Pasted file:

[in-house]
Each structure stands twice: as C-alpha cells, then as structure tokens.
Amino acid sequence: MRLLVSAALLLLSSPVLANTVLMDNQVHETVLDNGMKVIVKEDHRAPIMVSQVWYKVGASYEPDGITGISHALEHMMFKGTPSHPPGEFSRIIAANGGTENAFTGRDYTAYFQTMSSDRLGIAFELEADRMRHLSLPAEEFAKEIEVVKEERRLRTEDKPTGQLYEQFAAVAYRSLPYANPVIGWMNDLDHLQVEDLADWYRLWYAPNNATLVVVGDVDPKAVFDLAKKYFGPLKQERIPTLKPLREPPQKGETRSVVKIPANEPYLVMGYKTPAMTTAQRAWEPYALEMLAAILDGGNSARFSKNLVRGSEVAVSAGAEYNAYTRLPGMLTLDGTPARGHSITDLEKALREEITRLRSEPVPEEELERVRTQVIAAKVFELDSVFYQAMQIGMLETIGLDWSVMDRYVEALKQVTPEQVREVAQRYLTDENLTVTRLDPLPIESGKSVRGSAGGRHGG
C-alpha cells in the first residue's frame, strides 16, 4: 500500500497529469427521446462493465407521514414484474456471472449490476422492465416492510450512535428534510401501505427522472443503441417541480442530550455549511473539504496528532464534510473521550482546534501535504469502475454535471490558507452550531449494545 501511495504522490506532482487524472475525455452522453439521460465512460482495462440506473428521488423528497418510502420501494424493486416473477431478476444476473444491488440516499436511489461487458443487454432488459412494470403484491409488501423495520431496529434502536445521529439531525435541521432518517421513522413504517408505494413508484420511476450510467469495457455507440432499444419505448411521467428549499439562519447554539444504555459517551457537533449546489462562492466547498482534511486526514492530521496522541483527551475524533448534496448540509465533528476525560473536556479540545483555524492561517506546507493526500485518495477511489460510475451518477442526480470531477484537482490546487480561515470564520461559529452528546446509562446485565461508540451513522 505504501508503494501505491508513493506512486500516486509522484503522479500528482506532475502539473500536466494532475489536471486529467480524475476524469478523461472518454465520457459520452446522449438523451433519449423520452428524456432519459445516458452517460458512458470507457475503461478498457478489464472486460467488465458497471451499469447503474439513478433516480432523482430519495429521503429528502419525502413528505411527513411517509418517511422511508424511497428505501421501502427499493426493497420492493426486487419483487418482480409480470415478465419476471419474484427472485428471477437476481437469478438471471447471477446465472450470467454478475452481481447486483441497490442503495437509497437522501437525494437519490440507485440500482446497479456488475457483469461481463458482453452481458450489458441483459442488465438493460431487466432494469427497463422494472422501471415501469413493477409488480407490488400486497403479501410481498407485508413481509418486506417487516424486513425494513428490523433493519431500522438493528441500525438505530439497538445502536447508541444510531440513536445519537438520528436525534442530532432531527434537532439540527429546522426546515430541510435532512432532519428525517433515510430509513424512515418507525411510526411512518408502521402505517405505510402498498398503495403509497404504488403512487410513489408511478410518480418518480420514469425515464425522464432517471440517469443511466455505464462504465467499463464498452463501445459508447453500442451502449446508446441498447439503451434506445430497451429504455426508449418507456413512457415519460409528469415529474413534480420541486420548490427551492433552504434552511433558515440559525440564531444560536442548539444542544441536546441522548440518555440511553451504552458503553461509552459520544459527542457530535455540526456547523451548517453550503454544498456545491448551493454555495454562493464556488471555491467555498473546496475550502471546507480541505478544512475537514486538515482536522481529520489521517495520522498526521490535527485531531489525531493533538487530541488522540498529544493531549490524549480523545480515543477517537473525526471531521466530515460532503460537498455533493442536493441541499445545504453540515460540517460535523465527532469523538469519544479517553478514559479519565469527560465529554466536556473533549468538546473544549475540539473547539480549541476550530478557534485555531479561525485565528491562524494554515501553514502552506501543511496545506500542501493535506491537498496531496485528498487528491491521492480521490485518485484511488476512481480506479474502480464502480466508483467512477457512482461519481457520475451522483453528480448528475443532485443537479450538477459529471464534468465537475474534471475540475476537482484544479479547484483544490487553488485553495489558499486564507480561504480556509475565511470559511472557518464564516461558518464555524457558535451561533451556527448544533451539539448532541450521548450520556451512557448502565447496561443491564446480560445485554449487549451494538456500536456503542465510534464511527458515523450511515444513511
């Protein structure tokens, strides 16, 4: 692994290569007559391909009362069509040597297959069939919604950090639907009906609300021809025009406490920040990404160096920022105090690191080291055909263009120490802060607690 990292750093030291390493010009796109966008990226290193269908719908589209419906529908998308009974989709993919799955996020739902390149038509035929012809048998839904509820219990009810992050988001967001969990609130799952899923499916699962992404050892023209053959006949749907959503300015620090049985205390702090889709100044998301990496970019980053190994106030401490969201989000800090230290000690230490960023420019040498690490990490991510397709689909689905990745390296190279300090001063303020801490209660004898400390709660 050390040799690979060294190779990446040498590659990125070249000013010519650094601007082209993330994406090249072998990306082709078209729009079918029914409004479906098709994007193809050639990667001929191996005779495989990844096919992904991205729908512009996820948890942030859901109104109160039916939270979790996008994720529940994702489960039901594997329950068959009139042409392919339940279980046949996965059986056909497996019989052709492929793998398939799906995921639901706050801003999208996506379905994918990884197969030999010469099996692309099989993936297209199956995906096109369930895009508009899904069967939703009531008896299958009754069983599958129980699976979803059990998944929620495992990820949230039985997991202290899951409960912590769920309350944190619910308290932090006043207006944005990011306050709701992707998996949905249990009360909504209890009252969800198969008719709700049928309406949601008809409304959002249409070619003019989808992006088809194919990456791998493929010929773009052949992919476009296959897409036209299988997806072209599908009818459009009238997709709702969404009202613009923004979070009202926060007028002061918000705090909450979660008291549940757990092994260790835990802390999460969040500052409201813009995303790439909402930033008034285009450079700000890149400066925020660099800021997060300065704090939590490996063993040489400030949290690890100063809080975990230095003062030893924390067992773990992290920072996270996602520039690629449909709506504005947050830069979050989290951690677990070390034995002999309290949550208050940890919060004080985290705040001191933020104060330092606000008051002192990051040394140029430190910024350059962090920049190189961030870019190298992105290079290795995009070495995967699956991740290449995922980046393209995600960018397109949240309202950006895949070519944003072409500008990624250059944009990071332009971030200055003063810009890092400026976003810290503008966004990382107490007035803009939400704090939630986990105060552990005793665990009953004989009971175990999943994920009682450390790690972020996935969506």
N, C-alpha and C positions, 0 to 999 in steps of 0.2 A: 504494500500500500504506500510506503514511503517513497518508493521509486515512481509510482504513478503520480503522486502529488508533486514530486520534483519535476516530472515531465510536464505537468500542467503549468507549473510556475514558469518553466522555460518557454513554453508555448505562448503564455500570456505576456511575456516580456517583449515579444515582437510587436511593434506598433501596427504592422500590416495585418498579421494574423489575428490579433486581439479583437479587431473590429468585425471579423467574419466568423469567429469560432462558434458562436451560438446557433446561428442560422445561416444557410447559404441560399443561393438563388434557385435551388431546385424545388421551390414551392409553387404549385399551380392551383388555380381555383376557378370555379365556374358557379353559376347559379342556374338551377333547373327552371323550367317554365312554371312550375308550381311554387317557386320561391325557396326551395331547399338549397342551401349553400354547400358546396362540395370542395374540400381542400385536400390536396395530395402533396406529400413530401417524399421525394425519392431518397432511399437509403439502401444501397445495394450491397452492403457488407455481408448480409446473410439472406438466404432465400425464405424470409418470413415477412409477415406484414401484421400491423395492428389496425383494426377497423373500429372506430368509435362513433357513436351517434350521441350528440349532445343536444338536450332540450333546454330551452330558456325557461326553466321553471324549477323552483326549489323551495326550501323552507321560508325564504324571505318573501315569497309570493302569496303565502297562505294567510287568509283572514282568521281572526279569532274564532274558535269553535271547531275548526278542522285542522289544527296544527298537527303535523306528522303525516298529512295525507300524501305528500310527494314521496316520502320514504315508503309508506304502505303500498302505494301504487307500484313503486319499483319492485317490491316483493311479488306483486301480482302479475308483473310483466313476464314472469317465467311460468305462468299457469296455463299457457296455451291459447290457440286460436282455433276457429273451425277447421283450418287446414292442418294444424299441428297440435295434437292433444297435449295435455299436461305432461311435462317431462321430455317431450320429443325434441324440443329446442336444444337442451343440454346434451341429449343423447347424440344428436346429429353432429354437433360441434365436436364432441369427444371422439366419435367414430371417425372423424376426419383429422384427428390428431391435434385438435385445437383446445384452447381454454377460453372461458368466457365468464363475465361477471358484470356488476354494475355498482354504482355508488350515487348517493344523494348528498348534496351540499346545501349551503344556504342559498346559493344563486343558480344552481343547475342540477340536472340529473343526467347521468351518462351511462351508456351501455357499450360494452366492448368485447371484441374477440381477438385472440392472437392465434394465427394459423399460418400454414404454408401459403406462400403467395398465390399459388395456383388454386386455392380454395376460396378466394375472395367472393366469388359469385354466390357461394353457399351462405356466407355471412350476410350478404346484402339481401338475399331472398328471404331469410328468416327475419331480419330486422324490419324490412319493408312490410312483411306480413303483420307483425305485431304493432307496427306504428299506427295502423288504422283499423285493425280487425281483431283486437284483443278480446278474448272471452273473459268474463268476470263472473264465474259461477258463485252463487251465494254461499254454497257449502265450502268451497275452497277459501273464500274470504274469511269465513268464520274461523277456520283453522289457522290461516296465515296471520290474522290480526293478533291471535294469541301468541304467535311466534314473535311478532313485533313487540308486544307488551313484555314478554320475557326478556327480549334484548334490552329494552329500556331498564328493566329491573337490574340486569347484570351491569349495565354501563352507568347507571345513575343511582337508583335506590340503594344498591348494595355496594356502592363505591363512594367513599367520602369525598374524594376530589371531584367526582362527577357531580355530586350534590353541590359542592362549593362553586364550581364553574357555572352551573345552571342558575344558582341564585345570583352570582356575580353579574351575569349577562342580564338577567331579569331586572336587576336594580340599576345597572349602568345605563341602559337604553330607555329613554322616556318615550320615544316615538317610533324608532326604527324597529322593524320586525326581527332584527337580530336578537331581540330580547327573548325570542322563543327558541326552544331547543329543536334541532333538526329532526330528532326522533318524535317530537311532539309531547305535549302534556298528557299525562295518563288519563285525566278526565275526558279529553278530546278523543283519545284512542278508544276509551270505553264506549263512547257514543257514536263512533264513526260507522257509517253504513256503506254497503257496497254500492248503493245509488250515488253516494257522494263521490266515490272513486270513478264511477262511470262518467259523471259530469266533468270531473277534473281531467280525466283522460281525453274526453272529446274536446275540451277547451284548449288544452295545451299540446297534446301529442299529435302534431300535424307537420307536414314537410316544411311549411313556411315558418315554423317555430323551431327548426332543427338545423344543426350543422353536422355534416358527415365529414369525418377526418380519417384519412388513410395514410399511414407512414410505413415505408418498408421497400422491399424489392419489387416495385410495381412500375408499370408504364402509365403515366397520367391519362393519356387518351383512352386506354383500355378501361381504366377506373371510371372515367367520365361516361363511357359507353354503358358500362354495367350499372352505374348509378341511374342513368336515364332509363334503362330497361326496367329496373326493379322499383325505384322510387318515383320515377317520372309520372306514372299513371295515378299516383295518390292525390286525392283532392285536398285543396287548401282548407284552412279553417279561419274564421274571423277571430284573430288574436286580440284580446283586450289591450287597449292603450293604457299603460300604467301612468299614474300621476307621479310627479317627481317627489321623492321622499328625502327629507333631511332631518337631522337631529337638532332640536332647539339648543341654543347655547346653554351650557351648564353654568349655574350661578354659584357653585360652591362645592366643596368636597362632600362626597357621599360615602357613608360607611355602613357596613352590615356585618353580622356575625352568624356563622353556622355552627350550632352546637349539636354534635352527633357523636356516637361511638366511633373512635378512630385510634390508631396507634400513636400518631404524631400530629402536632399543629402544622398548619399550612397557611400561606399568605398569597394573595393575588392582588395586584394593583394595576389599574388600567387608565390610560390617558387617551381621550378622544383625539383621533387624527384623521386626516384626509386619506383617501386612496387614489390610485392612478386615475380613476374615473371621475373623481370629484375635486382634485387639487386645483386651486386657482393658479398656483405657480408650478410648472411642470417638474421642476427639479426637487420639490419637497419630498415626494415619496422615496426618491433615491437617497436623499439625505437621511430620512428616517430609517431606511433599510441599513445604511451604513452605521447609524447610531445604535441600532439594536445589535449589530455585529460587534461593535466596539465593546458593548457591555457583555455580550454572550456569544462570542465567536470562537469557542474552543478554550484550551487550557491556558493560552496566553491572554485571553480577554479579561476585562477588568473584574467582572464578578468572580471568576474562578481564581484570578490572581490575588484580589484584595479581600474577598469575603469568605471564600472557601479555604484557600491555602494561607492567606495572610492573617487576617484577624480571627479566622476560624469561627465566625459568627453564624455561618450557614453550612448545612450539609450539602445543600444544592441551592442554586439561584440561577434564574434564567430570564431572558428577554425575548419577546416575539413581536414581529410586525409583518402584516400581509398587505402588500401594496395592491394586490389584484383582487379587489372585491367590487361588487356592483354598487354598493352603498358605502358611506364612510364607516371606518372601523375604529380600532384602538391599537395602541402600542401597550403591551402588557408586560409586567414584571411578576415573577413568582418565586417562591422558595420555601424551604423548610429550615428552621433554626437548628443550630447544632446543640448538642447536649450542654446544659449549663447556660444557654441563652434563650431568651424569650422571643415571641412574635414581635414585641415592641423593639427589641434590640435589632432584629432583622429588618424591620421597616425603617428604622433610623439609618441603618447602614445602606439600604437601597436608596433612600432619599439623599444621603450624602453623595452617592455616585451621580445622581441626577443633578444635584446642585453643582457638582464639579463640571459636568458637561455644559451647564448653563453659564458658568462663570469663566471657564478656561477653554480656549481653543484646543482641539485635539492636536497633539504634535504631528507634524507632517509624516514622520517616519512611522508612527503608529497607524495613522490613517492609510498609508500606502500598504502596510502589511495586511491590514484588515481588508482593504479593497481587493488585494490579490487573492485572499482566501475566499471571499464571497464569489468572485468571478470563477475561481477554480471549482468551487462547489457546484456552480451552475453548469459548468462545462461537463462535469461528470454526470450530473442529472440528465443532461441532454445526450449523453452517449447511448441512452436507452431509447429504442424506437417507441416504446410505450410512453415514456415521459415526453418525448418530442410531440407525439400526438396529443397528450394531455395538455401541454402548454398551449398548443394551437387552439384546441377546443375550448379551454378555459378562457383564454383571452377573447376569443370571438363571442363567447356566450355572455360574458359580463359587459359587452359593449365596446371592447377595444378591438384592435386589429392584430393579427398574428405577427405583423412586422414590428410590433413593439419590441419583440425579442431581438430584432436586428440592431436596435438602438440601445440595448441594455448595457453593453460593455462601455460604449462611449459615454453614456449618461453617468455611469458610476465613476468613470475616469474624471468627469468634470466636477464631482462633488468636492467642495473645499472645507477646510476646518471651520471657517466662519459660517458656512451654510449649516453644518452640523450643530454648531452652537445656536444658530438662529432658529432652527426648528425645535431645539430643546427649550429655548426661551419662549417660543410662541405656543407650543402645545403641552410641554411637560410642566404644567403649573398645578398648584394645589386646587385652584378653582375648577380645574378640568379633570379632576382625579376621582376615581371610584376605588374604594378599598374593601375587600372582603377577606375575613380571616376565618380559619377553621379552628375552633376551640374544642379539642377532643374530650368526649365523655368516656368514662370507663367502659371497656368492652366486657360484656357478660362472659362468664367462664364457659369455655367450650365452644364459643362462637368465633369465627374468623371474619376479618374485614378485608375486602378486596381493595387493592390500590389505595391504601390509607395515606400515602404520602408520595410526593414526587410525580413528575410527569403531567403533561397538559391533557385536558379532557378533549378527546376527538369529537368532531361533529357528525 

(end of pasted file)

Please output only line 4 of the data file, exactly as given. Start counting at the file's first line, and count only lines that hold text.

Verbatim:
C-alpha cells in the first residue's frame, strides 16, 4: 500500500497529469427521446462493465407521514414484474456471472449490476422492465416492510450512535428534510401501505427522472443503441417541480442530550455549511473539504496528532464534510473521550482546534501535504469502475454535471490558507452550531449494545 501511495504522490506532482487524472475525455452522453439521460465512460482495462440506473428521488423528497418510502420501494424493486416473477431478476444476473444491488440516499436511489461487458443487454432488459412494470403484491409488501423495520431496529434502536445521529439531525435541521432518517421513522413504517408505494413508484420511476450510467469495457455507440432499444419505448411521467428549499439562519447554539444504555459517551457537533449546489462562492466547498482534511486526514492530521496522541483527551475524533448534496448540509465533528476525560473536556479540545483555524492561517506546507493526500485518495477511489460510475451518477442526480470531477484537482490546487480561515470564520461559529452528546446509562446485565461508540451513522 505504501508503494501505491508513493506512486500516486509522484503522479500528482506532475502539473500536466494532475489536471486529467480524475476524469478523461472518454465520457459520452446522449438523451433519449423520452428524456432519459445516458452517460458512458470507457475503461478498457478489464472486460467488465458497471451499469447503474439513478433516480432523482430519495429521503429528502419525502413528505411527513411517509418517511422511508424511497428505501421501502427499493426493497420492493426486487419483487418482480409480470415478465419476471419474484427472485428471477437476481437469478438471471447471477446465472450470467454478475452481481447486483441497490442503495437509497437522501437525494437519490440507485440500482446497479456488475457483469461481463458482453452481458450489458441483459442488465438493460431487466432494469427497463422494472422501471415501469413493477409488480407490488400486497403479501410481498407485508413481509418486506417487516424486513425494513428490523433493519431500522438493528441500525438505530439497538445502536447508541444510531440513536445519537438520528436525534442530532432531527434537532439540527429546522426546515430541510435532512432532519428525517433515510430509513424512515418507525411510526411512518408502521402505517405505510402498498398503495403509497404504488403512487410513489408511478410518480418518480420514469425515464425522464432517471440517469443511466455505464462504465467499463464498452463501445459508447453500442451502449446508446441498447439503451434506445430497451429504455426508449418507456413512457415519460409528469415529474413534480420541486420548490427551492433552504434552511433558515440559525440564531444560536442548539444542544441536546441522548440518555440511553451504552458503553461509552459520544459527542457530535455540526456547523451548517453550503454544498456545491448551493454555495454562493464556488471555491467555498473546496475550502471546507480541505478544512475537514486538515482536522481529520489521517495520522498526521490535527485531531489525531493533538487530541488522540498529544493531549490524549480523545480515543477517537473525526471531521466530515460532503460537498455533493442536493441541499445545504453540515460540517460535523465527532469523538469519544479517553478514559479519565469527560465529554466536556473533549468538546473544549475540539473547539480549541476550530478557534485555531479561525485565528491562524494554515501553514502552506501543511496545506500542501493535506491537498496531496485528498487528491491521492480521490485518485484511488476512481480506479474502480464502480466508483467512477457512482461519481457520475451522483453528480448528475443532485443537479450538477459529471464534468465537475474534471475540475476537482484544479479547484483544490487553488485553495489558499486564507480561504480556509475565511470559511472557518464564516461558518464555524457558535451561533451556527448544533451539539448532541450521548450520556451512557448502565447496561443491564446480560445485554449487549451494538456500536456503542465510534464511527458515523450511515444513511